When it comes to information technology, we hear constantly about how we are now in a global information age. Every day we email, text, tweet, chat, post and blog. Constantly, we communicate via our computers. With our computers we create information, process information, store information, and share information. Often, we have the illusion that these things are all green, but are they really? Is IT, by definition, green?
Sometimes yes, but not always. In fact, computers and other communications devices use a lot of electricity. And they can use a lot of other consumable resources as well, including paper and ink, to say nothing of how fast technology advances turning yesterday’s state of the art piece of technology into tomorrow’s landfill waste. So, let’s look at how we can all green our IT a bit, and the industry as a whole. Following are four tips for greening IT, as an industry, or just in your business place.
1) Float on the Clouds If you think back to the 1980s, information storage took up a lot of space and materials. We had cassette tapes the size of bar soap that held just 40 minutes of music. We used video tapes the size of a hard cover book to hold just two hours of action. And we had books – actual paper with ink – in hard cover and soft, cluttering our shelves and desks. Today, progress is becoming more green by definition and out of convenience. It’s amazing if you think about it – cloud computing was not developed to be green, it was developed to be user friendly; but the greenness of it makes it even better.
With storage systems today we can store an entire wall worth of 1980s information on a small device the size of your thumb nail. Amazing – and green. No more printing and stamping and plastic molding to store information. With cloud computing it gets even better, as dozens of companies or facilities can store their data on a single machine in a central location. In this way fewer storage devices are created (that’s green) and access is maximized (that’s effective); this truly shows that ecofriendly and user friendly can co-exist. So tip #1 is to use the cloud – keep your software and files on a server in a distant land, where they are safely stored yet easily accessible.
2) Avoid the Temptation to Print Of course, despite the fact that we have these amazing storage capabilities – that your software and data files can sit on a cloud happily until you need to access them – some people just can’t let go of printing. Computer users can do their share by avoiding the temptation to print. With today’s smart phones, ebook readers, personal data assistants and more, moving and transporting files electronically makes much more sense than printing them out.
In addition to this call for users to make responsible printing decisions, we also need to call on printer manufactures to make responsible decisions. Printers today are far too disposable, resulting in landfill waste as often as one printer a year per family. Additionally, printer inks need to be more environmentally friendly and cartridges more recyclable.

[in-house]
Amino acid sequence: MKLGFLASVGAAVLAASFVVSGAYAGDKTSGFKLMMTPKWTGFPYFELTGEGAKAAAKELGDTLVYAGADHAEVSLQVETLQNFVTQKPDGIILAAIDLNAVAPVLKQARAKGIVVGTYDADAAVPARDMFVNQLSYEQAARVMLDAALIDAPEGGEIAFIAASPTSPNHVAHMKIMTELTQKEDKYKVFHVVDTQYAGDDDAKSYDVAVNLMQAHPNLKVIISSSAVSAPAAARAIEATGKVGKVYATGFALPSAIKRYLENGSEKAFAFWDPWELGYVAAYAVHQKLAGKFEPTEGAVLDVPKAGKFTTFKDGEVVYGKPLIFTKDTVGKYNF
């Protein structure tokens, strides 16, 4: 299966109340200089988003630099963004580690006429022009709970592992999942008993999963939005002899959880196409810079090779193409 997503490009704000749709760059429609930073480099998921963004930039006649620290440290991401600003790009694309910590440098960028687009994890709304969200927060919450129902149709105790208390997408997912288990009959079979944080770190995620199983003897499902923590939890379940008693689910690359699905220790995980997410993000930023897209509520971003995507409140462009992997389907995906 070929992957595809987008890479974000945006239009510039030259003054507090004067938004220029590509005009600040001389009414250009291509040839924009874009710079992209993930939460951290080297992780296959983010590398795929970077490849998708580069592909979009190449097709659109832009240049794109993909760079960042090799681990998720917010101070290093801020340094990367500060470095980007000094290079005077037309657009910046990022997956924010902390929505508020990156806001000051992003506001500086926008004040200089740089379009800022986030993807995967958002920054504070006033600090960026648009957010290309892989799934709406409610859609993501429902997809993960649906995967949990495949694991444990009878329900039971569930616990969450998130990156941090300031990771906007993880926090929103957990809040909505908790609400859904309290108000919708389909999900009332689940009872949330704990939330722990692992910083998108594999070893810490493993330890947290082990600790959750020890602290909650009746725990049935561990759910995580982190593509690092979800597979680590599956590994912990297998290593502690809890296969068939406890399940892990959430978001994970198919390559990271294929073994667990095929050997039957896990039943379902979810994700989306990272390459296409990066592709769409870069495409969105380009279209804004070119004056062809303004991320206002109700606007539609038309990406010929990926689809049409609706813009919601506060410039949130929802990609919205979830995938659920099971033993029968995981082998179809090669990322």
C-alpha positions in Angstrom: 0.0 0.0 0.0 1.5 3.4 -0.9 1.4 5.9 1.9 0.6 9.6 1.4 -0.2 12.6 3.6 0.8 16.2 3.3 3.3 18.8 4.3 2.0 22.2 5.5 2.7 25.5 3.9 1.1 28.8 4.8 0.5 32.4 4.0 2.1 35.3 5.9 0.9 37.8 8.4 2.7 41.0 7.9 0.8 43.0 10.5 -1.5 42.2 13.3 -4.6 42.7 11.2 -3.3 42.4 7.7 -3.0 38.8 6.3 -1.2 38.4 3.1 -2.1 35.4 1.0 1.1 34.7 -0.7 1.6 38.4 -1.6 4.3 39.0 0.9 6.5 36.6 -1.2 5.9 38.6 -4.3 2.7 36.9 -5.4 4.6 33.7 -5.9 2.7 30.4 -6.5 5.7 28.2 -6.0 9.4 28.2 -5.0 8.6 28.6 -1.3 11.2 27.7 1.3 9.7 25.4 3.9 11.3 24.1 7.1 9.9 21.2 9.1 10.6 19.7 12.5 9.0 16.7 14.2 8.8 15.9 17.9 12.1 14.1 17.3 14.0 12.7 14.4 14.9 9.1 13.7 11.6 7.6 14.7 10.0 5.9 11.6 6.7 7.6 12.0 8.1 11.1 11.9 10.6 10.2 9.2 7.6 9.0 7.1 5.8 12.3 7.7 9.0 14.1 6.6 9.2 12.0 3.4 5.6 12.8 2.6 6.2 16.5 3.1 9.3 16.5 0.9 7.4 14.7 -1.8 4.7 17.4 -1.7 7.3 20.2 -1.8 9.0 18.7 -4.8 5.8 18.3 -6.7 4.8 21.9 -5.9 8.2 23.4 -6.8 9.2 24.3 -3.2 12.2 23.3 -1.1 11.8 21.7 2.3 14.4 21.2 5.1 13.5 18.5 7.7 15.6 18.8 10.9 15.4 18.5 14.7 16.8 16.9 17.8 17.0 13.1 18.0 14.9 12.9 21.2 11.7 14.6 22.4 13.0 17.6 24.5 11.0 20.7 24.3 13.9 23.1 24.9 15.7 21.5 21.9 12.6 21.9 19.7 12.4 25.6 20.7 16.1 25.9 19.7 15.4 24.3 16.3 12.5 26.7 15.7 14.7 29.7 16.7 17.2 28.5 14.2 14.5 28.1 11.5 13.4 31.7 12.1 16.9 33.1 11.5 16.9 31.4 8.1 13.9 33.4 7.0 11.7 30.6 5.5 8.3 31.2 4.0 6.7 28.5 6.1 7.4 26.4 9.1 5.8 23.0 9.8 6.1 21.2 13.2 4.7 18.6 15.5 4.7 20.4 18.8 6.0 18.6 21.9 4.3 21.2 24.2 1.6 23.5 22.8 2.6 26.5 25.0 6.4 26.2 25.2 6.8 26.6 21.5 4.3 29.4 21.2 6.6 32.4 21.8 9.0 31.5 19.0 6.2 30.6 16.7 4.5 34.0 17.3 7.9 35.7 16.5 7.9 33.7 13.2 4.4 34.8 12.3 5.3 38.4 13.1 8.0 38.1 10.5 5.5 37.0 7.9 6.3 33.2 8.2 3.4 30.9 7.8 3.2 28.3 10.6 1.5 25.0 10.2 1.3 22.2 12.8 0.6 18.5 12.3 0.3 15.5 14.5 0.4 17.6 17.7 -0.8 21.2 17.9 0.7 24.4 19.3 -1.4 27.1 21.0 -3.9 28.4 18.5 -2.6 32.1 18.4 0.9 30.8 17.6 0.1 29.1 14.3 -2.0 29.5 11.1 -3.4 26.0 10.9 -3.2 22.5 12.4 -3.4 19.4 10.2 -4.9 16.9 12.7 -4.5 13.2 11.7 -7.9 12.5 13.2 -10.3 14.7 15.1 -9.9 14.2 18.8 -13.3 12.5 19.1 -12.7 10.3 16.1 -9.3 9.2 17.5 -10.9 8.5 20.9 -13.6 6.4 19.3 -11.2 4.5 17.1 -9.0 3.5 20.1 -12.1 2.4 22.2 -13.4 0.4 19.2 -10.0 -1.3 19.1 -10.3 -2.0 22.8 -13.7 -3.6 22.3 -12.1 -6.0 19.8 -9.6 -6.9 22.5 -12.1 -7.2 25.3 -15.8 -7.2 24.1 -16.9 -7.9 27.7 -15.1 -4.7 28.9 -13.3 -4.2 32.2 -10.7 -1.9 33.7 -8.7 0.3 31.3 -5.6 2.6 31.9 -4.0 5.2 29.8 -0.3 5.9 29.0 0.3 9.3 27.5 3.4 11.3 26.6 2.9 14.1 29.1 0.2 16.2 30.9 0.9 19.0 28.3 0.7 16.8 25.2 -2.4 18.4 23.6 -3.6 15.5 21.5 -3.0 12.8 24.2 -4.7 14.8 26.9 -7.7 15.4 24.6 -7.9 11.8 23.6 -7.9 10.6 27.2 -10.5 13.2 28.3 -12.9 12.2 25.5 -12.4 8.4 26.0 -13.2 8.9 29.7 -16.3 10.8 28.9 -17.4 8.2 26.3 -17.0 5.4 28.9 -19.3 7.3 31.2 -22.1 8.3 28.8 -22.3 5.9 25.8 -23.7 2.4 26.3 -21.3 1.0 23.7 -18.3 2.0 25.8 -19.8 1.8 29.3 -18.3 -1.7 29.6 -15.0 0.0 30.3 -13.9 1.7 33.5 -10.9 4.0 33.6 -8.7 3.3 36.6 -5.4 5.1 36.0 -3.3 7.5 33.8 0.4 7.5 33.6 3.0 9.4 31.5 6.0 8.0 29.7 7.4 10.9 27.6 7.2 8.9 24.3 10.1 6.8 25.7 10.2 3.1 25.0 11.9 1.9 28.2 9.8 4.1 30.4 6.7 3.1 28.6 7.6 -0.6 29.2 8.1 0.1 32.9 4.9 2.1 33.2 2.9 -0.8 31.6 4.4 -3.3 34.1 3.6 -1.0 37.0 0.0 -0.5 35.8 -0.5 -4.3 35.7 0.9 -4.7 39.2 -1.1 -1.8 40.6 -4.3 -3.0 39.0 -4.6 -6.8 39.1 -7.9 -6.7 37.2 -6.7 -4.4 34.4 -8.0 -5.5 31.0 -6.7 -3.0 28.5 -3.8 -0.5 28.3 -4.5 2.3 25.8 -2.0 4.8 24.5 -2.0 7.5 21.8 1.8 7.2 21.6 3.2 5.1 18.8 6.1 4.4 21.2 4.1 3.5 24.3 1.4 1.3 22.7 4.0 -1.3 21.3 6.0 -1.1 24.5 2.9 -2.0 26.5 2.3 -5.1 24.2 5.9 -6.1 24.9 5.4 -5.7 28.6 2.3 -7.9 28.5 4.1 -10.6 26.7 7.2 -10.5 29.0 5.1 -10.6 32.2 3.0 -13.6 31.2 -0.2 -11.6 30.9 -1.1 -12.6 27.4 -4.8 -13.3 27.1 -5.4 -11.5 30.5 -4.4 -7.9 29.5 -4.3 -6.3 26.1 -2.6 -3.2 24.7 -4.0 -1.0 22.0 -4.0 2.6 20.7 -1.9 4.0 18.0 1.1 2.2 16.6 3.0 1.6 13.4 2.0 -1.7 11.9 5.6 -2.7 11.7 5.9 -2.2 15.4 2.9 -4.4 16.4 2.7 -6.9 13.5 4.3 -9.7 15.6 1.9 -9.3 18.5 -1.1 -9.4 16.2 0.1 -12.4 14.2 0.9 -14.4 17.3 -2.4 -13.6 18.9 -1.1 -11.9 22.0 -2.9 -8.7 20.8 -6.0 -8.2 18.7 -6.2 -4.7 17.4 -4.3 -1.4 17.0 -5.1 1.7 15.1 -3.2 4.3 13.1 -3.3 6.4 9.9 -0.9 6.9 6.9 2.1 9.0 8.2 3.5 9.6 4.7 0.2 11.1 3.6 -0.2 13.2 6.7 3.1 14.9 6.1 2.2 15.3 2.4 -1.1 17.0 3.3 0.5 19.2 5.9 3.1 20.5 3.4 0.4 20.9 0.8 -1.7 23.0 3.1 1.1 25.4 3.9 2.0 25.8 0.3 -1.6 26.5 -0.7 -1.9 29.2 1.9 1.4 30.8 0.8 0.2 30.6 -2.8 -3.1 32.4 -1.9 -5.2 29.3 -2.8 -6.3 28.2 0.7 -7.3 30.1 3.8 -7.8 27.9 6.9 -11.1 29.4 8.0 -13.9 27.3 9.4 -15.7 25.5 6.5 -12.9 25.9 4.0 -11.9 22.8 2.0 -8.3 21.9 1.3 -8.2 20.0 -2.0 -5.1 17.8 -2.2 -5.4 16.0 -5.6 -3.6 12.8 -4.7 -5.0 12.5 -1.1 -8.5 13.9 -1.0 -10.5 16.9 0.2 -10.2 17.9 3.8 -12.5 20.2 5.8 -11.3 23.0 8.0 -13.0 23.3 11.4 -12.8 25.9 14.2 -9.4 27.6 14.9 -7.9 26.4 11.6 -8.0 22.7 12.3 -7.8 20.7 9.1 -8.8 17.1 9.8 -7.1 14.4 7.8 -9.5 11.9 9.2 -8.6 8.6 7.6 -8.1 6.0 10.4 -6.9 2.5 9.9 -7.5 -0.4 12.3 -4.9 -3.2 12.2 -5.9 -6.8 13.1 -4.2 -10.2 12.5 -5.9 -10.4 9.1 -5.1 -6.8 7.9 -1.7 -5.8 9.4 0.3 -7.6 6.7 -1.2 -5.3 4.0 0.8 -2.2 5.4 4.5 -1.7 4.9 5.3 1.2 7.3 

3) Reduce, Recycle and Dispose of Properly When it comes to electronics, we are becoming a disposable world. Too often we are purchasing the latest and greatest not because we need to but because we want to. Users need to try not to be greedy, to replace their technology only when it is really necessary. This can also mean upgrading equipment when necessary, rather than always feeling the need to simply replace it.
When it does become necessary, we need to recycle when possible, perhaps by donating old equipment to charity or by making use of a company’s recycling program. When something is simply ready for the trash, it is important to remember that many electronics have small amounts of mercury or other dangerous chemicals in them and thus need special disposal.
4) Manage Energy Efficiently Of course, all of these electronic devices require power. Furthermore, studies are starting to show now that radiation from cordless phones, cell phones and Wi-Fi may be causing various health problems, ranging from infertility to cancer. This brings on a two-fold call to action. First, do not keep electronics on when they are not in use. Second, remember that many electronics draw power when plugged in, even if they are turned off. Most of your electronic equipment should be hooked up to power strips; then you can turn off the strip to ensure that the device is drawing no power at all. Third, use your machines wisely. If you talk on the cell phone a lot, use a corded earpiece and keep the cell phone unit at least 8 inches away from your body. Similarly, use your laptop on a table or desk, not directly on your lap.